EPUB 3 Working Group Telco — Minutes

Date: 2021-02-26

See also the Agenda and the IRC Log


Present: Deborah Kaplan, Masakazu Kitahara, Ivan Herman, Matthew Chan, Wendy Reid, Laura Brady, Avneesh Singh, George Kerscher, Toshiaki Koike, Bill Kasdorf, Charles LaPierre, Will Awad, Ben Schroeter, Gregorio Pellegrino, Matt Garrish, Brady Duga, Juliette McShane, Teenya Franklin, Garth Conboy, Hadrien Gardeur

Regrets: Tzviya Siegman

Guests: Dave Cramer

Chair: Wendy Reid

Scribe(s): Matthew Chan, Wendy Reid


1. TAG Explainer, Privacy/Security Questionnaire

Dave Cramer: we have lots of horizontal review to do
… re. the security and privacy self-questionnaire
… eventually we need TAG review of our spec
… i’m hoping to get advice from them esp. question of origin and how epub security fits into web security model

Dave Cramer: See Draft EPUB 3.3 explainer

Dave Cramer: i started answering the questionnaire
… getting some feedback from you all would be REALLY helpful
… Ivan has already made some helpful comments

Brady Duga: what is our timeline for review of this doc?

Dave Cramer: not clear
… i just wanted to get started, get a handle on the extent of potential work required

Ivan Herman: we are always asked to come in as early as possible
… there is normally a problem with groups coming in close to CR and only realizing that they have issues there
… that is why I started i18n so quickly
… if we can submit a first round to them for review within 1 mth or 6 wks that would be good

Dave Cramer: and we’re talking about CR in November, and its already feb
… ivan does it make sense to go thru the questions on this call?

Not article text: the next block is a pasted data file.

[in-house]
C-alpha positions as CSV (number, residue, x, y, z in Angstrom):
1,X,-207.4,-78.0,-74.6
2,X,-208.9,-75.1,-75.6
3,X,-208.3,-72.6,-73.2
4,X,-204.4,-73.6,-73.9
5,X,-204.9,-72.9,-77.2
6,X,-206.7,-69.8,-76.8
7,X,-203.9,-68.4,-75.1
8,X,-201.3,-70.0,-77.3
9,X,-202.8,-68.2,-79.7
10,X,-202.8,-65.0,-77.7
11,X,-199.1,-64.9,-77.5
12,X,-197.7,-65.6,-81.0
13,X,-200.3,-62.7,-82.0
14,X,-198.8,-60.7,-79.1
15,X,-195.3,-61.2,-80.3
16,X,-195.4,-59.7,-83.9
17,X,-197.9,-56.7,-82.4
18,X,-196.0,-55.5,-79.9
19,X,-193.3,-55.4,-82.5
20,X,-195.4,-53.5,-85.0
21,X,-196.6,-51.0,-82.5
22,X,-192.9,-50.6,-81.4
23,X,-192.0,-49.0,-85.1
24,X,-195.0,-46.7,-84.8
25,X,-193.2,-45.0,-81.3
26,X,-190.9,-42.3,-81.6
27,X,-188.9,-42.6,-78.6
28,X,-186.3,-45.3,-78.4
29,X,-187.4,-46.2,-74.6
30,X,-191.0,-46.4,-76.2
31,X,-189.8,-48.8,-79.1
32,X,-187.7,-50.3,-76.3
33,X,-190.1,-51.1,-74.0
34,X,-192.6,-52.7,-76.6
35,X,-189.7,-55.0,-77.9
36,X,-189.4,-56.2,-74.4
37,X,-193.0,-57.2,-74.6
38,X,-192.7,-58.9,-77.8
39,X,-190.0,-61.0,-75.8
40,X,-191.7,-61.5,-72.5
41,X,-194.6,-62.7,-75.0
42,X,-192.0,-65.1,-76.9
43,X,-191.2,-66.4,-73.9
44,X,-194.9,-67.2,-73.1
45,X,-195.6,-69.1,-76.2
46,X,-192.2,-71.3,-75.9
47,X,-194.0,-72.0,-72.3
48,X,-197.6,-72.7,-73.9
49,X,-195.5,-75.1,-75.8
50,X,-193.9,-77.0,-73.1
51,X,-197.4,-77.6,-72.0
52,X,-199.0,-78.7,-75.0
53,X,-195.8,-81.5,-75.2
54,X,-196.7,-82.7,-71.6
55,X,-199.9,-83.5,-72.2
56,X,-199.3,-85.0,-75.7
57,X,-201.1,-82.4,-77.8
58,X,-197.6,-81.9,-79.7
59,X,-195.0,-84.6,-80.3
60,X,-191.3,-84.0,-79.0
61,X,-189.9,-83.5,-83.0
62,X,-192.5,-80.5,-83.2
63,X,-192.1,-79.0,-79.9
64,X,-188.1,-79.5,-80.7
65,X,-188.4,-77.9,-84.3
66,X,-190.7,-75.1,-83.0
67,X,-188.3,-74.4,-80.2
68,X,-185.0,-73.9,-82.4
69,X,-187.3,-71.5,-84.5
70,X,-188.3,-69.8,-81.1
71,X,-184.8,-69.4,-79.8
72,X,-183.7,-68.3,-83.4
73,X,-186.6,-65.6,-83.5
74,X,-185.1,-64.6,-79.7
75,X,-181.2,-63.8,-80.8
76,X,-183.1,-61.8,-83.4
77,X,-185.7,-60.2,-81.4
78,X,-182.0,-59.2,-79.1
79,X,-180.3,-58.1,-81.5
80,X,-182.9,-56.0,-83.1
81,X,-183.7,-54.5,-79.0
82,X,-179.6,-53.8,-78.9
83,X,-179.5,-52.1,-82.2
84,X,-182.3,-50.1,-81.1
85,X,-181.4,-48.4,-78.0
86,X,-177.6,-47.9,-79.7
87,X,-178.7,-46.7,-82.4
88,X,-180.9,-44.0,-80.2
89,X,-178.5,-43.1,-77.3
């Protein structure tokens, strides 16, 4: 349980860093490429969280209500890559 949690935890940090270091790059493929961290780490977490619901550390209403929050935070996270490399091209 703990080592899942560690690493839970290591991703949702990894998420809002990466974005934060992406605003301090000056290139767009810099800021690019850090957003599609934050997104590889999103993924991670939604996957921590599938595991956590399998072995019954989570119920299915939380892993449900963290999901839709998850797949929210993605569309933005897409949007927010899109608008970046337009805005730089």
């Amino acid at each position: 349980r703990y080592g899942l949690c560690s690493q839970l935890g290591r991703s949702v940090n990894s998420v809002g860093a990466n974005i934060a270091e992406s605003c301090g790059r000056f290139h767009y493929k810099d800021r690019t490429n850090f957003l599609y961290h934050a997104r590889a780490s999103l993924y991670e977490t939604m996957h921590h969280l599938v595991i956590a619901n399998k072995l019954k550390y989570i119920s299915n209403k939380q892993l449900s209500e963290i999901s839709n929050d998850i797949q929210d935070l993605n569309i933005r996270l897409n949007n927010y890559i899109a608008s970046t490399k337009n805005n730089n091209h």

… okay, let’s try to get through a few of these
… Q1 1. What information might this feature expose to Web sites or other parties, and for what purposes is that exposure necessary?
… questionnaire seems to be kind of web-centric
… but we try to work around that
… i tried to mention some of the kinds of info that RSes seem to collect
… e.g. reading position
… highlights, notes, bookmarks
… which books are finished
… what else?

Matt Garrish: i don’t know that anything is missing, but is this really in scope? The spec doesn’t really define this behaviour
… what are we supposed to be listing for this question?
… do we have to be able to point to where in the spec we are mandating each of these things?
… or just list whatever a RS could possibly do?

Dave Cramer: this is our first interaction with W3C as formal WG
… i think we need to cast as wide a net as possible
… don’t want to draw narrow boundaries
… want to give TAG as much info as possible to make an informed decision
… then if TAG says not to worry about something, then okay
… rather than to have them caught off guard

Brady Duga: listing all the things that a web browser could do in a specific spec (e.g. flexbox) would seem odd
… similarly, listing everything RSes can do seems like it would be similar
… a lot of these features we don’t require
… publishers are also users
… the metadata that they put in, they intend to be made available on the net
… it seems obvious that this would be the case

Ben Schroeter: when we talk about the info that can be collected and other users who may be interested in said info, one of the most important is educational market